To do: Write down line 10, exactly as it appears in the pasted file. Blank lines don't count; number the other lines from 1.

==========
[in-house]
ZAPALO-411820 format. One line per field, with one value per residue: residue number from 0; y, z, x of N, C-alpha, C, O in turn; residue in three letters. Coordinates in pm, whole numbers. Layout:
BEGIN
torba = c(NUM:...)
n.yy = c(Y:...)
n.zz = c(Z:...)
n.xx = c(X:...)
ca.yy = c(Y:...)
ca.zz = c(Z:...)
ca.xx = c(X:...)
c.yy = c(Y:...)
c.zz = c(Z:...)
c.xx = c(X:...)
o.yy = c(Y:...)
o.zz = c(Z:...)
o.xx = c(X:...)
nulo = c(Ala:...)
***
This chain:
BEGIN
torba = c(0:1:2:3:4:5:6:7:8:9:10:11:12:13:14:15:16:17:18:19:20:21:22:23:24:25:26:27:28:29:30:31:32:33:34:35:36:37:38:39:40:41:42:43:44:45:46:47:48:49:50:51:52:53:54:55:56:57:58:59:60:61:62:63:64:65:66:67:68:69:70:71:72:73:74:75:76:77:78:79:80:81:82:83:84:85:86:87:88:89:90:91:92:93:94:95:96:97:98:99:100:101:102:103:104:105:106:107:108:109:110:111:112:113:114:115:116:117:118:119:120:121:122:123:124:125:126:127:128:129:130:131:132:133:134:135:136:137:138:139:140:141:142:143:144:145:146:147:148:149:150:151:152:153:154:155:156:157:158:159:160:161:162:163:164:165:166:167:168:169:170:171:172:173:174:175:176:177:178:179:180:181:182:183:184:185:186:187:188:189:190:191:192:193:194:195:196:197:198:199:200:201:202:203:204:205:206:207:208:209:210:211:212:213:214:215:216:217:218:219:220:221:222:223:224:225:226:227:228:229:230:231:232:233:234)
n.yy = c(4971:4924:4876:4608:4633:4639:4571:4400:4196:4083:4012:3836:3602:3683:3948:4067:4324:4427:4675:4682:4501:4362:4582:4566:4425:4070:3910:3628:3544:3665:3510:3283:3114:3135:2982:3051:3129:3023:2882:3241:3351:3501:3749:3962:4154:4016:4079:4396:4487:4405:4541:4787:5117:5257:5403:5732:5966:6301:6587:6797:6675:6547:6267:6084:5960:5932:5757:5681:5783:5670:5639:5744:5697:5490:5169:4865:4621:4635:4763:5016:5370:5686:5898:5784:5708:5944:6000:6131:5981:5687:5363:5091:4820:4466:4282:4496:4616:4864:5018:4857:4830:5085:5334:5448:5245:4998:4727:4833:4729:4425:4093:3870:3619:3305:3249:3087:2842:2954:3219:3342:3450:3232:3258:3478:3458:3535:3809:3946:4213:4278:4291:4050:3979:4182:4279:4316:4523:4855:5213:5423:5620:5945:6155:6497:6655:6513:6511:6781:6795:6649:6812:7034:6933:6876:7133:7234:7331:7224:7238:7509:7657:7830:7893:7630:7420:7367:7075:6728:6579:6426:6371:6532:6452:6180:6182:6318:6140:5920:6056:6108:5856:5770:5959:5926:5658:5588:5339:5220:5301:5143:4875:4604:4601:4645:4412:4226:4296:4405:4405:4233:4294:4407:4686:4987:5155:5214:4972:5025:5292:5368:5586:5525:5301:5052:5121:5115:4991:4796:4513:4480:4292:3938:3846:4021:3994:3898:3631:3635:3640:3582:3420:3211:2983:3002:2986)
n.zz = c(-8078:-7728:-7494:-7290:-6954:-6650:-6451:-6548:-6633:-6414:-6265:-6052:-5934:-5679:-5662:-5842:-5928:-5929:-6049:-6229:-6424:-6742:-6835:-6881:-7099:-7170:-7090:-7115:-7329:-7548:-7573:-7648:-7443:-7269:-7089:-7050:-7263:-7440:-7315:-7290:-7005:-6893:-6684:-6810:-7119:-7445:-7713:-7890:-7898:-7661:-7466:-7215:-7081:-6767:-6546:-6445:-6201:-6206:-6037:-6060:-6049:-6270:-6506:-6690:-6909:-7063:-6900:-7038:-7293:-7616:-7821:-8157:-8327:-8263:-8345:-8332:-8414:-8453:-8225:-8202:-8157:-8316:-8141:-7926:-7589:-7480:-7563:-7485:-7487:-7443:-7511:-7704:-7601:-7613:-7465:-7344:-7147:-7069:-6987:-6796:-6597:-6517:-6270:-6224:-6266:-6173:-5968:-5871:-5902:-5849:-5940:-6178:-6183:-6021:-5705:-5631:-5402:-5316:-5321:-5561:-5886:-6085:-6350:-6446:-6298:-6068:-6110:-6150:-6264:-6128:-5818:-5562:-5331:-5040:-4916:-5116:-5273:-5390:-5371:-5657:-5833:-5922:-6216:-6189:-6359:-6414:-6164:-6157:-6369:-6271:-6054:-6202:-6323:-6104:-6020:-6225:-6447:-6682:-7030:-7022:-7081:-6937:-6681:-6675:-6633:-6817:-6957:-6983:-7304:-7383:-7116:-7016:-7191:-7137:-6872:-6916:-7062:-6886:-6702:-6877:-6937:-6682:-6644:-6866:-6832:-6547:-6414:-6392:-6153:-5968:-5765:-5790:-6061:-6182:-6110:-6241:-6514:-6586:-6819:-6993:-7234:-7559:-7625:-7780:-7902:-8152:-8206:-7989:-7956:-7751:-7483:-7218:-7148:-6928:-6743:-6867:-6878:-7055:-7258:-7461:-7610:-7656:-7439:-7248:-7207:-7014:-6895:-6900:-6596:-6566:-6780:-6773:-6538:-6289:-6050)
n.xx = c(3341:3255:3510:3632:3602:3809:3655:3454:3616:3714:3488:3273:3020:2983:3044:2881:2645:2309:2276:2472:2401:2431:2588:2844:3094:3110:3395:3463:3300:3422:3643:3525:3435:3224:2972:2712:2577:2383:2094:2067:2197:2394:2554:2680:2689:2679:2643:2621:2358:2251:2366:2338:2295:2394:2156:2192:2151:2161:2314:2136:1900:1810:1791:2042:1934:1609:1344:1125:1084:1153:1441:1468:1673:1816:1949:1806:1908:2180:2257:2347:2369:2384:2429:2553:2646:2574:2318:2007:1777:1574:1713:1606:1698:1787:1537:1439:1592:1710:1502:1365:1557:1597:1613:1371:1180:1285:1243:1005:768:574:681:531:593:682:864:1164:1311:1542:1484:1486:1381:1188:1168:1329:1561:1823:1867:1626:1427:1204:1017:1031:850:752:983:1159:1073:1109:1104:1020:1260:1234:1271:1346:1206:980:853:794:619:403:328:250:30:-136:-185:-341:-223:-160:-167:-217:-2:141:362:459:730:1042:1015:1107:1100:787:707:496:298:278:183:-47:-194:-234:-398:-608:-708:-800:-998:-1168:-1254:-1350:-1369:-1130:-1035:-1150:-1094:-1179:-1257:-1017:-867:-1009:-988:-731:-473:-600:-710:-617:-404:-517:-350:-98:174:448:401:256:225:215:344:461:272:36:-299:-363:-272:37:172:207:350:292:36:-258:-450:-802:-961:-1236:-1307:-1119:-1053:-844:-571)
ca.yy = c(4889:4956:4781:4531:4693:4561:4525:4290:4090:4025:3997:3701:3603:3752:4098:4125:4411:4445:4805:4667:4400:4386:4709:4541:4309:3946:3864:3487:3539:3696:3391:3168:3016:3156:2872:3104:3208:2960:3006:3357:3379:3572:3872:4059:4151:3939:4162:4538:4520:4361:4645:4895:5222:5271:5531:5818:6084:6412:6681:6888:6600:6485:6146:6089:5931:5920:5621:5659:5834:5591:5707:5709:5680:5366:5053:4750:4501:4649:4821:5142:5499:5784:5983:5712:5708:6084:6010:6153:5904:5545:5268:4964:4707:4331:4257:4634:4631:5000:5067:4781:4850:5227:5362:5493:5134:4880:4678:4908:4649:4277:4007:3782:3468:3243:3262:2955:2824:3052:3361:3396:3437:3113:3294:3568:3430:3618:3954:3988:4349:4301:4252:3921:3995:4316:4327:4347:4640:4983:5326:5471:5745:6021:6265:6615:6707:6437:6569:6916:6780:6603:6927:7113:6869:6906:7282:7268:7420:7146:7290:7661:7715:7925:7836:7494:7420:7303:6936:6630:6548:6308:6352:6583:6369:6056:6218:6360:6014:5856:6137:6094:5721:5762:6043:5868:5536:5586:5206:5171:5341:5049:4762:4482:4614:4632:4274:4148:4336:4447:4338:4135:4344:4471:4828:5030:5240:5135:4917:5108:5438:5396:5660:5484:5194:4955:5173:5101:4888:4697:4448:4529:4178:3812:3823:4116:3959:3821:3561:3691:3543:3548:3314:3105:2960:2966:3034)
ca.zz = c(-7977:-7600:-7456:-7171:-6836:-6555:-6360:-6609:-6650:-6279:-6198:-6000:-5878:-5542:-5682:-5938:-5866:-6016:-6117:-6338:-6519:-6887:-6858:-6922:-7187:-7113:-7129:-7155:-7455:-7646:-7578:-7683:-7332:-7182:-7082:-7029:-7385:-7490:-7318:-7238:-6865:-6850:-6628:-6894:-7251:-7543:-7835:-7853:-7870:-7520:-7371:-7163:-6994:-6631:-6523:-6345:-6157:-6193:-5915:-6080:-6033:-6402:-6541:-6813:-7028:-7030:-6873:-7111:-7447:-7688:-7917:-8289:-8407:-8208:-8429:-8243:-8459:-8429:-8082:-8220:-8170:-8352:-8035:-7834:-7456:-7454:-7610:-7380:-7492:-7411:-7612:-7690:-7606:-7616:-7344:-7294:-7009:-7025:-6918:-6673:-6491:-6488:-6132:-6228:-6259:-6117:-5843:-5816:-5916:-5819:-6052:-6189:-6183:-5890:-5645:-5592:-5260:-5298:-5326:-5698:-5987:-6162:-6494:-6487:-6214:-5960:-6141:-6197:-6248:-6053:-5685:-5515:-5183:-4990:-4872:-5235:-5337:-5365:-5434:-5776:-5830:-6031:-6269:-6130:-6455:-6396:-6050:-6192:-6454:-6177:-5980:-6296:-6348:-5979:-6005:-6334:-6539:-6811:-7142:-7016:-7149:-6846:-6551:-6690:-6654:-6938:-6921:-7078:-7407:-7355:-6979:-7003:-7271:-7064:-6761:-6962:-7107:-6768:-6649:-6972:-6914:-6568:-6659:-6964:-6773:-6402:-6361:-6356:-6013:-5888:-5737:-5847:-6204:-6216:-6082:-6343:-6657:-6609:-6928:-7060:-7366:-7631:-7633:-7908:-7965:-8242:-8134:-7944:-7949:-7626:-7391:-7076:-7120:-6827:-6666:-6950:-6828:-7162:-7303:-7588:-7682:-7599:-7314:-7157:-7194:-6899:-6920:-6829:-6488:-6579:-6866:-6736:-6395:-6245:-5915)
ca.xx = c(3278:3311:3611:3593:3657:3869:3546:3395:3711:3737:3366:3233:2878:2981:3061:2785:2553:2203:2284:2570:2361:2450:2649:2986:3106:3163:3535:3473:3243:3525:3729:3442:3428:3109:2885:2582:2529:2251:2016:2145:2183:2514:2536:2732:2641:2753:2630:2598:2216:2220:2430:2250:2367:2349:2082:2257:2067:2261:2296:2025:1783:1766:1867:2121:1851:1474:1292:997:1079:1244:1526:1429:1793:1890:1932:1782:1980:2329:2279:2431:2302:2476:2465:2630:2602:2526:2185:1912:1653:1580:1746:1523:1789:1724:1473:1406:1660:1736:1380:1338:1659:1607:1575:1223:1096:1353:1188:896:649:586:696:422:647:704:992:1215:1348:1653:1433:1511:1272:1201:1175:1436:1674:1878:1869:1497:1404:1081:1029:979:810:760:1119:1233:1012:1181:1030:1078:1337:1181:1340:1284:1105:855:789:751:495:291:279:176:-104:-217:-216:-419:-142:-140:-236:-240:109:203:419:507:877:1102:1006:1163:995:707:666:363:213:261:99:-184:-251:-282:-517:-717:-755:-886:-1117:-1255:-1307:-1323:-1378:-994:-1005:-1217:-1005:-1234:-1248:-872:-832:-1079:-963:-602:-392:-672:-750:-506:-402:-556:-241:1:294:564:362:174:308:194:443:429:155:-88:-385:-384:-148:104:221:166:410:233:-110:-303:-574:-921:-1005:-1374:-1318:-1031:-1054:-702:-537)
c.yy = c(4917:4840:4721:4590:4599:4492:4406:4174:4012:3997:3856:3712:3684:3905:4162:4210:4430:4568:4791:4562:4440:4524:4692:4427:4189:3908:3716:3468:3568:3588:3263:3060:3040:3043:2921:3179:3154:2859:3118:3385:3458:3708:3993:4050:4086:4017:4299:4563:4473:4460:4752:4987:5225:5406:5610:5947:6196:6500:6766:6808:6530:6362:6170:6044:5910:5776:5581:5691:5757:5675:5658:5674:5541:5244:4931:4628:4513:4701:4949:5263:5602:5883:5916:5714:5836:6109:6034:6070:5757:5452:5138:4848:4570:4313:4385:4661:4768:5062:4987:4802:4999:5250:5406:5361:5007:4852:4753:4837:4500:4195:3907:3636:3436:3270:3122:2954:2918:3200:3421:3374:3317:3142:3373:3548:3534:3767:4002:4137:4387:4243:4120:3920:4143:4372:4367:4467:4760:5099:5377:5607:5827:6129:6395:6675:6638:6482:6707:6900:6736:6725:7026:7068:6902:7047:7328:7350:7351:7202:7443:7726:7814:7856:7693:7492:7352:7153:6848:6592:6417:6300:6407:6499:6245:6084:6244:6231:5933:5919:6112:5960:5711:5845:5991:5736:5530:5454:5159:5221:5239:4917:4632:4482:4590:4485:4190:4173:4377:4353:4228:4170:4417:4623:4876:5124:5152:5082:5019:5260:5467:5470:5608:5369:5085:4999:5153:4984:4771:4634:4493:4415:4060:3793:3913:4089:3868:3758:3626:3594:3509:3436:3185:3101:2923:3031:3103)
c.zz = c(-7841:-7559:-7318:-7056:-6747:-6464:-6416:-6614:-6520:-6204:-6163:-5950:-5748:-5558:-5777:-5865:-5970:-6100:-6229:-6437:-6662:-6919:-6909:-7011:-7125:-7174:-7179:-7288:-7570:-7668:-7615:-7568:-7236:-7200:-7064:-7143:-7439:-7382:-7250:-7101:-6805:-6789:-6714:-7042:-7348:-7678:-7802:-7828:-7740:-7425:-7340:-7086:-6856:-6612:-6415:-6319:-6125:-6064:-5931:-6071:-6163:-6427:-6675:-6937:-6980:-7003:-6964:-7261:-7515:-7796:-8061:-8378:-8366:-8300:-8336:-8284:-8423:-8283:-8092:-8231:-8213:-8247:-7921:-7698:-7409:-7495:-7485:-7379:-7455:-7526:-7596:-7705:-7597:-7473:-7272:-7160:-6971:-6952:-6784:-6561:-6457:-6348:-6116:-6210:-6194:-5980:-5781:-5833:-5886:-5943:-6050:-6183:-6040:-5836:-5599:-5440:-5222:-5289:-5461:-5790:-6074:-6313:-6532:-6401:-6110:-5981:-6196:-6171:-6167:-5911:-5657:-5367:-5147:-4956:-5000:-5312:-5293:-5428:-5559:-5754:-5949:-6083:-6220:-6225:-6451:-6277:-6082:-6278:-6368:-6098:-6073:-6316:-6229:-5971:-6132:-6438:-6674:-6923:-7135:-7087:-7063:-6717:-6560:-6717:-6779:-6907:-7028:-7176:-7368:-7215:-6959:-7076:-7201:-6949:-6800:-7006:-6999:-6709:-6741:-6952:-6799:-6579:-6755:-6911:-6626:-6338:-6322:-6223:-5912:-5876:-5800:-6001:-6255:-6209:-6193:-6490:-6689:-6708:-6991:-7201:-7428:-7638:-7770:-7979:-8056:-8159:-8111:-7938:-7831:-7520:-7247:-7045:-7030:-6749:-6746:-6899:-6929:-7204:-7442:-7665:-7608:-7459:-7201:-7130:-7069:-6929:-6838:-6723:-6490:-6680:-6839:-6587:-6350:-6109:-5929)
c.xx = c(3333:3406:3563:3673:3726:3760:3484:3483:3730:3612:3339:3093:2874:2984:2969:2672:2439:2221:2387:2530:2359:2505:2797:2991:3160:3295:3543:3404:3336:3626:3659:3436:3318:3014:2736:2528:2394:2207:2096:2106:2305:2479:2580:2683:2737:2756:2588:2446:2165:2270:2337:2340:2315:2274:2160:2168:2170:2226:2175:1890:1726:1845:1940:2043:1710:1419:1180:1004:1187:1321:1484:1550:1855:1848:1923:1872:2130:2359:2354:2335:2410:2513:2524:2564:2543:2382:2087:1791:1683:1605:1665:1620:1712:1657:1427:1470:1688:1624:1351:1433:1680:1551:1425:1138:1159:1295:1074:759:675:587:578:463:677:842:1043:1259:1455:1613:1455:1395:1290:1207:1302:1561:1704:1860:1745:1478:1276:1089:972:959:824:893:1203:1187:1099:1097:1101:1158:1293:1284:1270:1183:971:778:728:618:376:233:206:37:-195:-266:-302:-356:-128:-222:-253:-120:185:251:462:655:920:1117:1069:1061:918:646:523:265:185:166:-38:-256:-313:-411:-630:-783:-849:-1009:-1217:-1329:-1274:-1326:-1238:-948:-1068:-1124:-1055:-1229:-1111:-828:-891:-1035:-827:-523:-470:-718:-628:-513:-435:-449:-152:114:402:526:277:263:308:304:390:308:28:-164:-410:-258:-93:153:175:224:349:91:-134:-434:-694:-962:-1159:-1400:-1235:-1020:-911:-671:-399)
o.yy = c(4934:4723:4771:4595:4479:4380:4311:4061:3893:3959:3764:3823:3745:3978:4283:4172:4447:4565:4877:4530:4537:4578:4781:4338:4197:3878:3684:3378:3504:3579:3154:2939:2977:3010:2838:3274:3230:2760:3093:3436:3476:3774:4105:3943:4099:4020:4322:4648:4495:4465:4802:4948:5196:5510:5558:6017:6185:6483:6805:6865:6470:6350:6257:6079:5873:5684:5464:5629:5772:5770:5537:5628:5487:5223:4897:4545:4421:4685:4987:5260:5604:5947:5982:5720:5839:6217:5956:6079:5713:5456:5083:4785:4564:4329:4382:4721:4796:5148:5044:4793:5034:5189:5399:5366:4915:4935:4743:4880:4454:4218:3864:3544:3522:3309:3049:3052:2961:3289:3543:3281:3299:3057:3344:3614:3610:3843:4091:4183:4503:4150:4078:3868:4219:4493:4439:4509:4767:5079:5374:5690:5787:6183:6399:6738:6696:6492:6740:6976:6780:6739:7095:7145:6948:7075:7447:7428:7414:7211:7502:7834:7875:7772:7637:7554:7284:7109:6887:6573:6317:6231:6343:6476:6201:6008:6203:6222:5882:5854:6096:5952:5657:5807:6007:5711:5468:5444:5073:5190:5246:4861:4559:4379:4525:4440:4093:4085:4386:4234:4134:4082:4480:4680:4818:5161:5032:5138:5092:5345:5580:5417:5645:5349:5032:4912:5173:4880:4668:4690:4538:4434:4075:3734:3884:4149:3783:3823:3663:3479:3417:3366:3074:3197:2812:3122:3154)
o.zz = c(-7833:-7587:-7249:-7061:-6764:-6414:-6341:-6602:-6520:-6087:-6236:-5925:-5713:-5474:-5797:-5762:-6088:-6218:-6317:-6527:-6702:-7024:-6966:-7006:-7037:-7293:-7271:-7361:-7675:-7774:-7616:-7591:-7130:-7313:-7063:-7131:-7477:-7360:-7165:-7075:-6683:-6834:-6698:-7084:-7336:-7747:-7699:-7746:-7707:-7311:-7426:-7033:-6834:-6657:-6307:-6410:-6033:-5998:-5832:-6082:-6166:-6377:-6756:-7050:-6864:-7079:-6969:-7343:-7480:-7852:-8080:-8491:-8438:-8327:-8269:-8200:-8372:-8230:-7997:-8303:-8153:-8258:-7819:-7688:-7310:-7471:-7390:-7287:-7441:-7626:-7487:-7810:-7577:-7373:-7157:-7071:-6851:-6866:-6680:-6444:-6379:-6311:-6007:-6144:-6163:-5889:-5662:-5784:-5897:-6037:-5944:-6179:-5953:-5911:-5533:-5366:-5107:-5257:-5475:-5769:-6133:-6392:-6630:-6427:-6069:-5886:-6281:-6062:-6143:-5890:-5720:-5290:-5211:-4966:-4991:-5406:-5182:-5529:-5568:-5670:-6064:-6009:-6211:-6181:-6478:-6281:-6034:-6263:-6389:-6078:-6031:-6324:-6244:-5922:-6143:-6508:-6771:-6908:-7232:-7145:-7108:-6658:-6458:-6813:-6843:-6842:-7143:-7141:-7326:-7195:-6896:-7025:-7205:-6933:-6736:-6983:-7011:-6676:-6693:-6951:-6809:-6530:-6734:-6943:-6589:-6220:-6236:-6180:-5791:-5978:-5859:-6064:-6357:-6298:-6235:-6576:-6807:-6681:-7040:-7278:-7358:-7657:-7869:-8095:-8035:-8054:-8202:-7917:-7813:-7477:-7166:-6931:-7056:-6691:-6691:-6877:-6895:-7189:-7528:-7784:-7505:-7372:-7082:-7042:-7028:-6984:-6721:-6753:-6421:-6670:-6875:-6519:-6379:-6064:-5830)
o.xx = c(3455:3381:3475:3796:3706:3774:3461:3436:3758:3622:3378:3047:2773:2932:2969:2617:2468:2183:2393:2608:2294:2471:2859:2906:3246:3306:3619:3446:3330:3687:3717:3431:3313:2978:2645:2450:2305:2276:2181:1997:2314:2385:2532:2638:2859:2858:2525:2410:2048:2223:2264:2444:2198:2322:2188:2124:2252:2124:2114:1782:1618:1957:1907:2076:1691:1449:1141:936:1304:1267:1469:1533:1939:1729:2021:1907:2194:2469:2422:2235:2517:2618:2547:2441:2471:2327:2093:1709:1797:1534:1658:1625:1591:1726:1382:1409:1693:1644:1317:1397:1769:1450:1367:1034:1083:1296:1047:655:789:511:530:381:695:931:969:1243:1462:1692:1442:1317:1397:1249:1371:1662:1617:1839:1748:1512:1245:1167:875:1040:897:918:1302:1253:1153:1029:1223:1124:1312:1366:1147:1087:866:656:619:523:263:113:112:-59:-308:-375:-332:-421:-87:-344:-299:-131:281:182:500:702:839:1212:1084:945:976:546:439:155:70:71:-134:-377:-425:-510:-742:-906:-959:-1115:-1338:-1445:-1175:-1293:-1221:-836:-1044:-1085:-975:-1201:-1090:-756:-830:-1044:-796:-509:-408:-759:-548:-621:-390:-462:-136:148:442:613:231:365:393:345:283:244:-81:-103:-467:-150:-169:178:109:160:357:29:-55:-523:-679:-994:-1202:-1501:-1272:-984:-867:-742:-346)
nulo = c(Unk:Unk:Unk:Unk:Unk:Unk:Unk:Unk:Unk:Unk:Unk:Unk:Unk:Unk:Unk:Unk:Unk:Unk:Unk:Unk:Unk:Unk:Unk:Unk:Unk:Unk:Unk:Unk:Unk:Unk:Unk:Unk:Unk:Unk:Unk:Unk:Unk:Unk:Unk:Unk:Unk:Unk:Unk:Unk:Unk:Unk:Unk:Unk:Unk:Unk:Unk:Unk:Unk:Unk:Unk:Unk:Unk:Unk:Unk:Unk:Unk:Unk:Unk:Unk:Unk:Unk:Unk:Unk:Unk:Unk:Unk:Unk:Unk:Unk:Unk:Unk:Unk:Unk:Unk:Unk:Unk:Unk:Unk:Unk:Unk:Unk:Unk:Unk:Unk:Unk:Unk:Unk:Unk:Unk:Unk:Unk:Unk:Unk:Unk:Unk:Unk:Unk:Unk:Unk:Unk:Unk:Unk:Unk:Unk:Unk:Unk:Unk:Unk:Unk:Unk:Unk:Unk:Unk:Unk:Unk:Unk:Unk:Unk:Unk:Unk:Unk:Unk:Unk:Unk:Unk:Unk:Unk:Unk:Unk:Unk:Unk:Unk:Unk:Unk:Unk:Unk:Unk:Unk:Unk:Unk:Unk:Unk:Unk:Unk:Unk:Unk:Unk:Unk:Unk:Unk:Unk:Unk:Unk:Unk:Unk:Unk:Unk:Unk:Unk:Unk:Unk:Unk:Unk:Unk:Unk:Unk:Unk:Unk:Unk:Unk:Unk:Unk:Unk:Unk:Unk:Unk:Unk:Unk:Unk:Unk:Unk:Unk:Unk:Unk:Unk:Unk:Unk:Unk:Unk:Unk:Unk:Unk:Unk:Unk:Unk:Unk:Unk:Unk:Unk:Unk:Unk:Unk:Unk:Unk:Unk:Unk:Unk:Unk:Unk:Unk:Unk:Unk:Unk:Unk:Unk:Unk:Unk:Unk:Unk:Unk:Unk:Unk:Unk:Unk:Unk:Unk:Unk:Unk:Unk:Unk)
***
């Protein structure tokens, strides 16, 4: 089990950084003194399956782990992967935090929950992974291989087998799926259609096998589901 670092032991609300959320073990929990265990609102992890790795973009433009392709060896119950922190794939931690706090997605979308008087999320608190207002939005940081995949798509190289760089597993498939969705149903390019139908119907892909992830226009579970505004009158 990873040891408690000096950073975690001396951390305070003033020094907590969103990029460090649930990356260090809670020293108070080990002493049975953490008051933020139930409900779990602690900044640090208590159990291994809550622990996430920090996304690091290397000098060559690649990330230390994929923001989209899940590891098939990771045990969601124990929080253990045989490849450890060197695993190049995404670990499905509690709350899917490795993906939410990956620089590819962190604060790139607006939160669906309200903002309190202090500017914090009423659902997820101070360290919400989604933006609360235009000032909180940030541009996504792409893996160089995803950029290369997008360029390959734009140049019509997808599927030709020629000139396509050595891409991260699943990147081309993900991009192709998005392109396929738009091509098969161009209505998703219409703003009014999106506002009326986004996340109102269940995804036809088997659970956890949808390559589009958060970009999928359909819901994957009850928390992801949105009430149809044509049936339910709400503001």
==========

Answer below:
ca.xx = c(X:...)